* O’Neill was still interested in replicating systems as late as 1990, when he wrote [960], under the subtitle “Manufacturing Economically Productive Structures in Space: Self-Replication of General Purpose Production Machines,” the following recommendation for the decade ahead: “In its early application in space, self-replication is likely to be employed for three general purpose facilities: mass-drivers, processing plants to generate industrial feed-stock from lunar materials, and general purpose, teleoperated ‘job shops’ capable of building more mass-drivers, processing plants and job shops. As noted earlier, it is not cost effective to carry self-replication to the 100% level. Many of the components of all three types of facilities are complex but light in weight and therefore inexpensive to lift from the Earth. Self-replication should be confined to the heavy, repetitive components of the production facilities. The logic of self-replication for production facilities in space is that a ‘seed’ facility consisting of a mass-driver, processing plant and job shop on the Moon and a processing plant and job shop in space could replicate itself in the sequence 1, 2, 4, 8, 16... A series of seven doublings, starting with an initial set of facilities built on the Earth and weighing less than fifty tons, would lead to the capability of processing about 100,000 tons of lunar material per year into completed structures in space. Because of its urgency in terms of potential payback and its derivation from already existing scientific work and profitable industrial practice, a realistic time scale for the earliest pilot plants which are partially self-replicating industrial systems on the Moon and in space is ten years – the year 2000. As doubling times would be as short as two months, the years 2002-2005 could yield a full-scale system processing 100,000 tons per year or more.”

As for autonomous self-replication, the SSI workshop [2690] judged that “it would be uneconomical and unnecessary to push artificial intelligence to the limit of total machine autonomy, because…a great many jobs can be controlled by humans on Earth, through radio/video links…The indispensable person in space will be the repairman, and it is going beyond present technology to think of replacing him – in every eventuality – by another machine.” An extensive multi-year study published by Criswell [961] in 1980 showed that it was extremely likely that self-contained automated processing plants could produce 99% pure elements and large quantities of oxygen from lunar soil, and the 1980 NASA Summer Study (Section 3.13) provided an opportunity to begin defining the precise nature of a “starting kit” [962] for an orbital space manufacturing facility for the processing of nonterrestrial materials (Figure 3.31). The ARAMIS study [963, 964] during 1981-1983 investigated additional specific methods for automating space manufacturing tasks, including especially the use of teleoperation or telepresence. Other studies of various concepts for automating assembly operations in space [965-967], autonomous systems theory [968], planting robotic “seeds in space” [969], teleoperated microrobots [970], and bootstrapping space industry [957, 1063] or solar power satellite production [1007, 1008] with varying degrees of self-replication have continued sporadically throughout the 1980s and 1990s to the present day. In 1984, roboticist Hans Moravec [971] wrote enthusiastically: “I visualize immensely lucrative self-reproducing robot factories in the asteroids. Solar powered machines would prospect and deliver raw materials to huge, unenclosed, automatic processing plants. Metals, semiconductors and plastics produced there would be converted by robots into components which would be assembled into other robots and structural parts for more plants. Machines would be recycled as they broke. If the reproduction rate is higher than the wear out rate, the system will grow exponentially. A small fraction of the output of materials, components, and whole robots could make someone very, very rich.”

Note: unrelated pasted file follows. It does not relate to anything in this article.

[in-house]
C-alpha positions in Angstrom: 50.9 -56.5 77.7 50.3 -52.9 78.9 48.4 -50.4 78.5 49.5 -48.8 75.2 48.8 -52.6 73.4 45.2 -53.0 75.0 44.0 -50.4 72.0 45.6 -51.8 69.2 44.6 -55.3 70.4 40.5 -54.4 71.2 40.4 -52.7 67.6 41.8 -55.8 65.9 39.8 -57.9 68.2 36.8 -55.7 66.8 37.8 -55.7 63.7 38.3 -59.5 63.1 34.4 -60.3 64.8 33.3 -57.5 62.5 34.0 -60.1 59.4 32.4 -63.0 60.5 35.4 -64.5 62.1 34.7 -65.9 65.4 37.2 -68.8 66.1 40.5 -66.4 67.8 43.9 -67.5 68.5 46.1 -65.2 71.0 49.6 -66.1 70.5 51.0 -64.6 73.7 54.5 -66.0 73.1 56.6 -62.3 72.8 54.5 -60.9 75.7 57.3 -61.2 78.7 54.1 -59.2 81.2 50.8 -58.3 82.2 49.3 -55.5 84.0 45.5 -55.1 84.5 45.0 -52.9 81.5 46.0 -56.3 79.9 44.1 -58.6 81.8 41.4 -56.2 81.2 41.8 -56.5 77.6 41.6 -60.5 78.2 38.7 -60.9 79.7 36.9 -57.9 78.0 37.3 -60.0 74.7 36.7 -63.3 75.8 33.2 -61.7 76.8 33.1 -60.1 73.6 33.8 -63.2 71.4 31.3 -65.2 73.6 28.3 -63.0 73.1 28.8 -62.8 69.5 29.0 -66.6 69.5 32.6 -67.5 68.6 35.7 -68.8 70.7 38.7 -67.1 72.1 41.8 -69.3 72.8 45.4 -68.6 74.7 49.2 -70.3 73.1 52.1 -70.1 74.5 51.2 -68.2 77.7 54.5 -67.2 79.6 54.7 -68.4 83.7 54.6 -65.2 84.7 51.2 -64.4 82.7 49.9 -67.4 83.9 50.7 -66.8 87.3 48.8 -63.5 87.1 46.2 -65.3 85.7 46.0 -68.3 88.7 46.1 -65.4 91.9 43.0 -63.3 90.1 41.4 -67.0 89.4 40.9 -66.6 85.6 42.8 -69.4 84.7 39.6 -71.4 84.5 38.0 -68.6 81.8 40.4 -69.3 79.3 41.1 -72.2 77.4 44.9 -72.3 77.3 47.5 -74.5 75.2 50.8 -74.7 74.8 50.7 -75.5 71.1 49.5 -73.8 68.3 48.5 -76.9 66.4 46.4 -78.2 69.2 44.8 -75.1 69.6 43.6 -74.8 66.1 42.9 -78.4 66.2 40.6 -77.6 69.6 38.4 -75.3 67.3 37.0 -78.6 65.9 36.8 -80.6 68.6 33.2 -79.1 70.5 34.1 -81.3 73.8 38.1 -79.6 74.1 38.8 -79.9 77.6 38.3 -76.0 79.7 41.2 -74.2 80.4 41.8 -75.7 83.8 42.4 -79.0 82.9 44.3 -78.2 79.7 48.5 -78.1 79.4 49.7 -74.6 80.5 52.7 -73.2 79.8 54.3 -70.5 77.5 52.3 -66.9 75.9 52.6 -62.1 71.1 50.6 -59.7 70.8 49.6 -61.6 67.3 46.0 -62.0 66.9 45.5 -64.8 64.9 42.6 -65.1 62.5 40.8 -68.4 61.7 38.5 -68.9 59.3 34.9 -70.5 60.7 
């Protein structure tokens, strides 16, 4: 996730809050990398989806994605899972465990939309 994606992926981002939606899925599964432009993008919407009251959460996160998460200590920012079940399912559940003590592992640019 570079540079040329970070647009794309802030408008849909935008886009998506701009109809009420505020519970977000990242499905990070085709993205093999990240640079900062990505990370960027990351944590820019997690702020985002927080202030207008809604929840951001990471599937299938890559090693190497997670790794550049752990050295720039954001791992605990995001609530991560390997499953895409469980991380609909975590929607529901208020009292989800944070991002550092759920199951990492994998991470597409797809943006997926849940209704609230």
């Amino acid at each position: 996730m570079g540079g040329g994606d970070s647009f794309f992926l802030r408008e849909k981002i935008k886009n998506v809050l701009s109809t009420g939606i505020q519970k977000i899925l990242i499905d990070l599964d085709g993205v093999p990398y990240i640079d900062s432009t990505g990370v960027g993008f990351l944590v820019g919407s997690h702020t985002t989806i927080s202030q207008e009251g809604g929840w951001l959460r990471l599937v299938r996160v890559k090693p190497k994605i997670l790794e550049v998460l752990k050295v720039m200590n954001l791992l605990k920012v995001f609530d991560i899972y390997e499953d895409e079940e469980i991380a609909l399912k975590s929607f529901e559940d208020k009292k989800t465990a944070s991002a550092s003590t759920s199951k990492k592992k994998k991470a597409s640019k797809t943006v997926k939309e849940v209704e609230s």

Most recent studies have included minimizing the size of bootstrapping starting kits using freeform fabrication [997], molecular nanotechnology [972-976], and architectures for nanotechnology-based space manufacturing systems such as McKendree’s “logical core architecture” [975, 976]; replicators and nanorobotics in space utilization [977], orbital tower construction [978, 979], lunar development [980, 981] and manned mission support [982]; self-replicating human-inhabited O’Neill space colonies [983, 984]; and other speculations [985, 986] including interstellar exploration [987] and communication (Section 3.11). Friedman [988] reported in 1996 that the board of directors of SSI had approved “Quest for Self-Replicating Systems” as a worthwhile project, but through 2003 [573, 989] still had not yet found any specific research proposals that met the criteria for financial support.

In 1996, Raj Reddy [990] at Carnegie Mellon University said of the field of self-replicating systems in space: “There have been several theoretical studies in this area since the 1950’s. The problem is of some practical interest in areas such as space manufacturing. Rather than uplifting a whole factory, is it possible to have a small set of machine tools that can produce, say, 80% of the parts needed for the factory, using locally available raw materials and assemble it in situ? The solution to this problem of manufacturing on Mars involves many different disciplines, including materials and energy technologies. Research problems in AI include knowledge capture for replication, design for manufacturability, and design of systems with self-monitoring, self diagnosis and self-repair capabilities.”


Last updated on 1 August 2005